So I have been revising a lot, did lots of past papers, did go through all the spec. points but the one thing always holding me back in biology is the HSW.
    I just can't seem to know what the mark scheme wants, especially if you have to apply your knowledge to an unfamiliar scenario (which always comes up!)
    Can someone please give me advice on how to overcome this tomorrow? I will give rep points to those who give good advice, as I really need an A/A* in tomorrows paper.
    Good luck!
    I know it sounds stupid but all you can really do is practice. There are stock answers you can learn (especially when it applies to ethics or human trials) and other question where you just need to analyse the question carefully. Try and highlight keywords that may give hints to the topic they are talking about and from there write all you can! In many questions it's a 4 or 5 marker so just learn the key points and that should get you through, a lot of answers from markschemes where they give 12 possible answers I don't even recognise (like a H:O ratio in respiration?!). The only other thing you could do is correlate similar questions from each past paper and see what they ask for in each one and make stock answers that can be applied no matter what the situation is.

    Sorry there's no magical answer to it, it's just applying your knowledge and in most cases revising a markscheme which is stupid if you ask me but that's Snab for you!
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    where have you been...............
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    Can someone explain q2a in june 11 and why the shoot goes right and not left to the light.
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    hmmm would this be a good answer to it :-

    certain transcription factors present in BAT initiate the transcription of a gene which codes for the production of PRDM16 by binding to the promoter region in the DNA. the transcribed mRNA is then translated into a functional PRDM16 protein. WAT does not have those transcription factors which are needed for the production of PRDM16 protein.
    Yeah, that sounds like a good answer, can;t think of much more you could say for it! They'd probably link a long question on to it about translation so just blab about ribosomes and trna and how amazing it is :P
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    gonna sound like a very stupid question lol but is ETC process and oxidative phosphorylation the same thing?
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    (Original post by user3456)
    gonna sound like a very stupid question lol but is ETC process and oxidative phosphorylation the same thing?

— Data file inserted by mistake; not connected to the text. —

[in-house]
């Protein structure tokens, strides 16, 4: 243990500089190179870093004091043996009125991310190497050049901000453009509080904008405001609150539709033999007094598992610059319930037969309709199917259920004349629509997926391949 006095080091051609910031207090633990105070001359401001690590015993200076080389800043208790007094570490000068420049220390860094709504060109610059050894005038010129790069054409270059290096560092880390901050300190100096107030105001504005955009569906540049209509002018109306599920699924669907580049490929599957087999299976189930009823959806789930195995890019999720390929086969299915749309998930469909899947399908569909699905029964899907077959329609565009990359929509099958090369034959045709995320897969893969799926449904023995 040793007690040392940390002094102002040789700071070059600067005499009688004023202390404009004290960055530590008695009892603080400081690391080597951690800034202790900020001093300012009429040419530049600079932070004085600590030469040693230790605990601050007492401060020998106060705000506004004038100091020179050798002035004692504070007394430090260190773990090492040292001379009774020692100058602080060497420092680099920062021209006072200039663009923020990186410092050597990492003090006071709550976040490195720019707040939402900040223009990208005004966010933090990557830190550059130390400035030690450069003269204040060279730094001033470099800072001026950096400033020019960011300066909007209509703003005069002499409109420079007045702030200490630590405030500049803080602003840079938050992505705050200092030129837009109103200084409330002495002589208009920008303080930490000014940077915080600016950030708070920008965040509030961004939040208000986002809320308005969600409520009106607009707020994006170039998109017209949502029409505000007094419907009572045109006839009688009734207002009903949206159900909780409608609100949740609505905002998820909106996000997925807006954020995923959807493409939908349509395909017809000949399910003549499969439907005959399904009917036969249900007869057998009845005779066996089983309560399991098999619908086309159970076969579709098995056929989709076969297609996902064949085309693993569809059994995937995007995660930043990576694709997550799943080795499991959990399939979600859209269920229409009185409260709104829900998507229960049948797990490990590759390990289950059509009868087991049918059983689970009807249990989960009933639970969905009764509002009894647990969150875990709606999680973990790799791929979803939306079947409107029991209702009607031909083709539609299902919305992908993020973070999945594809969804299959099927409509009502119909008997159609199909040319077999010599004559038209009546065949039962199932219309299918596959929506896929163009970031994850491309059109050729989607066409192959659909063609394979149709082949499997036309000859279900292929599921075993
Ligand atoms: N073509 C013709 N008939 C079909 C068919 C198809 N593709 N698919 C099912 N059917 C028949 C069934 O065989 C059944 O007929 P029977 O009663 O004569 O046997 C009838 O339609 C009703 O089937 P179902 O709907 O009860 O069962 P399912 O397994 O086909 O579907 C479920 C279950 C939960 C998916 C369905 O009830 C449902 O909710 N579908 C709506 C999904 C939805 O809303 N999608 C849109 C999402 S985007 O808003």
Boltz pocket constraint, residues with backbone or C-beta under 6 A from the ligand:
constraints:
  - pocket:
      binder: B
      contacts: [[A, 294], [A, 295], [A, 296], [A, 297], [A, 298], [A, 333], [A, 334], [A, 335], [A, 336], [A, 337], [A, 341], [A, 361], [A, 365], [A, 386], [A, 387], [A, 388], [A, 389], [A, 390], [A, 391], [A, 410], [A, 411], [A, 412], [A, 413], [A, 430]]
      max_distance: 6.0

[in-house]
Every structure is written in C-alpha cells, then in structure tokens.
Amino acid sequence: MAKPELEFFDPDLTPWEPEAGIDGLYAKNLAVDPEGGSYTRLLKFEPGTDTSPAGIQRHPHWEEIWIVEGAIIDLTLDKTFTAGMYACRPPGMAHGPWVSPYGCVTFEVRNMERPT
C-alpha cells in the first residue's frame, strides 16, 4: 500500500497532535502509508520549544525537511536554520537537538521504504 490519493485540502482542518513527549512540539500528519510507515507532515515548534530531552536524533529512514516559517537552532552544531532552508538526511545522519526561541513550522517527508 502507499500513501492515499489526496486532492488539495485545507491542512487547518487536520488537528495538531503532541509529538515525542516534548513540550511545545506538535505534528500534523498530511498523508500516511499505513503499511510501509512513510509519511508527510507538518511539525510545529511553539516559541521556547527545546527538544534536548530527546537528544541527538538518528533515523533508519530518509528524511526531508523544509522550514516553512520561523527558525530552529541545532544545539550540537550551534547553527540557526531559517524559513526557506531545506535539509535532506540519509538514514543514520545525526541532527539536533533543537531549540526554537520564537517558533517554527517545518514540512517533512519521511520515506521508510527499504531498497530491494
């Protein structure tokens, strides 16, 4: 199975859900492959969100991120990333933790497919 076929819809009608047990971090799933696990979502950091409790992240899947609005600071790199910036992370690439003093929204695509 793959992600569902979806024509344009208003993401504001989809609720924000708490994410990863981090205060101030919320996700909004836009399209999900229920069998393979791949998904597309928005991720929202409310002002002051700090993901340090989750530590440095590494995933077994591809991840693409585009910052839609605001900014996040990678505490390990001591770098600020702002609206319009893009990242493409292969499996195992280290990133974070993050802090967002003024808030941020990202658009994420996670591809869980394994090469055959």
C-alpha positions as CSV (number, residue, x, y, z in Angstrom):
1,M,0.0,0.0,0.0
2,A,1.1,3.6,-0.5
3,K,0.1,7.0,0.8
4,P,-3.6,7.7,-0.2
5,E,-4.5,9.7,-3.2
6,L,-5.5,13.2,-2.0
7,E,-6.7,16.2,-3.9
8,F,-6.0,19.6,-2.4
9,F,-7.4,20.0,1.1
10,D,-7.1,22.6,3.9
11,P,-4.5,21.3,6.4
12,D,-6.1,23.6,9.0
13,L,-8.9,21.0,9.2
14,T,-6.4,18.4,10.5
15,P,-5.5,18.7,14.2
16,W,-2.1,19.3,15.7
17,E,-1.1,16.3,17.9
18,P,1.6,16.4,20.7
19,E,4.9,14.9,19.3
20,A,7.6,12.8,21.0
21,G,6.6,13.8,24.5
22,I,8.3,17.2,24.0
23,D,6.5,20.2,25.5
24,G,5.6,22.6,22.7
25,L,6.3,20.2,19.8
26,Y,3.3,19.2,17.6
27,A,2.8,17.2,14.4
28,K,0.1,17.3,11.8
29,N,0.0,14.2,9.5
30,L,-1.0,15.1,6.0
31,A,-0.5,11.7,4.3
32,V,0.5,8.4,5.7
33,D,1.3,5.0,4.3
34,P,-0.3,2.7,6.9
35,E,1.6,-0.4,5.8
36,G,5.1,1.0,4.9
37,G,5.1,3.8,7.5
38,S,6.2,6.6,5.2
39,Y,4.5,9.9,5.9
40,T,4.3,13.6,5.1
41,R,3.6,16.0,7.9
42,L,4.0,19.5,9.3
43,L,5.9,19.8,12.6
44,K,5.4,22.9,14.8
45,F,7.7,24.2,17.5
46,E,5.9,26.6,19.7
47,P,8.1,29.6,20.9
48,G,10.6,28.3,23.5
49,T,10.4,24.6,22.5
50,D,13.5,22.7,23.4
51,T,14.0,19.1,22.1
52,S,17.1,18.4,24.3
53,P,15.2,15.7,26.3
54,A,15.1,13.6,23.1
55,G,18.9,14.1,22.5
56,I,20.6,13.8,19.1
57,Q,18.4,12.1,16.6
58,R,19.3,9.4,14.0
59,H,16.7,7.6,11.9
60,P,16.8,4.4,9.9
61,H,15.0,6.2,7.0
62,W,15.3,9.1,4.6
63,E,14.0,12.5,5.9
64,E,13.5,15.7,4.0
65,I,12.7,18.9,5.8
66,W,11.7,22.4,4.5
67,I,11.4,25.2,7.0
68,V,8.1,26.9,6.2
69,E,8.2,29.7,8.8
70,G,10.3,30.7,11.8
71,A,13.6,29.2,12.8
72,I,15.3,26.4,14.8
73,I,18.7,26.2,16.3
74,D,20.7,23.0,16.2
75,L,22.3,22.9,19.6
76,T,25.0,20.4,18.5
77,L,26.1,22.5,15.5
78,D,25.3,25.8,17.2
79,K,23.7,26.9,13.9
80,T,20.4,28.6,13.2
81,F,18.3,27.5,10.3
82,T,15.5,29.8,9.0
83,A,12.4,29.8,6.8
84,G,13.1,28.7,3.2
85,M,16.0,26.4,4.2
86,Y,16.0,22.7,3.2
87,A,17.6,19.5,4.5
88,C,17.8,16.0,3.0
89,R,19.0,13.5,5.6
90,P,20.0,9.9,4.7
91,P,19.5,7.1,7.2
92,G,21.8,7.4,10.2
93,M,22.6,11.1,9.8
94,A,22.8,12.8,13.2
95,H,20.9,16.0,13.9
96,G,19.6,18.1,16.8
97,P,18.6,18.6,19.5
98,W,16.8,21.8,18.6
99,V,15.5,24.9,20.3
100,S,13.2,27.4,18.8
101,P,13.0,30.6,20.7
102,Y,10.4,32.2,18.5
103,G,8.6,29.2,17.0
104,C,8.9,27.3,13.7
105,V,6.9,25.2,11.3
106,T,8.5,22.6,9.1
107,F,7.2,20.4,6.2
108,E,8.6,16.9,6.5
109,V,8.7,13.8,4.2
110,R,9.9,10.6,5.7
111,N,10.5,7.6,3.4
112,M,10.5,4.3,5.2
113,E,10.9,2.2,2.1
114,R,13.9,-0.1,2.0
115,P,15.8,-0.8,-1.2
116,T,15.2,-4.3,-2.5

ETC and chemiosmosis make up oxidative phosphorylation, may be best not the label them as the same! Without ETC you wouldn't have the energy to move protons down the gradient and form ATP from ATPase :P
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    (Original post by user3456)
    gonna sound like a very stupid question lol but is ETC process and oxidative phosphorylation the same thing?
    oxidative phosphorylation is the major branch out of the two.
    IT INVOLVES ETC and chemiosmosis.
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    (Original post by PlatypusPigeon)
    ETC and chemiosmosis make up oxidative phosphorylation, may be best not the label them as the same! Without ETC you wouldn't have the energy to move protons down the gradient and form ATP from ATPase :P
    i dont get that bit !! why is ENERGY needed to move something DOWN its gradient, isnt it only needed to move somethign AGAINST its gradient ..?hmmmmmmmmmmmm
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    (Original post by rohitbd)
    Can someone explain q2a in june 11 and why the shoot goes right and not left to the light.
    that is EXACTLY what i thought!!! i dont get it surely it makes no sense! I thought maybe they typed the A and B the wrong way round but im sure we would know about it if there was a mistake on a paper
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    (Original post by iesians)
    i dont get that bit !! why is ENERGY needed to move something DOWN its gradient, isnt it only needed to move somethign AGAINST its gradient ..?hmmmmmmmmmmmm
    Oh sozlol, the protons are just pumped from matric to intermembrane space, it's after that they move down the electrochemical gradient. The energy is probably just used to pump them by active transport maybe?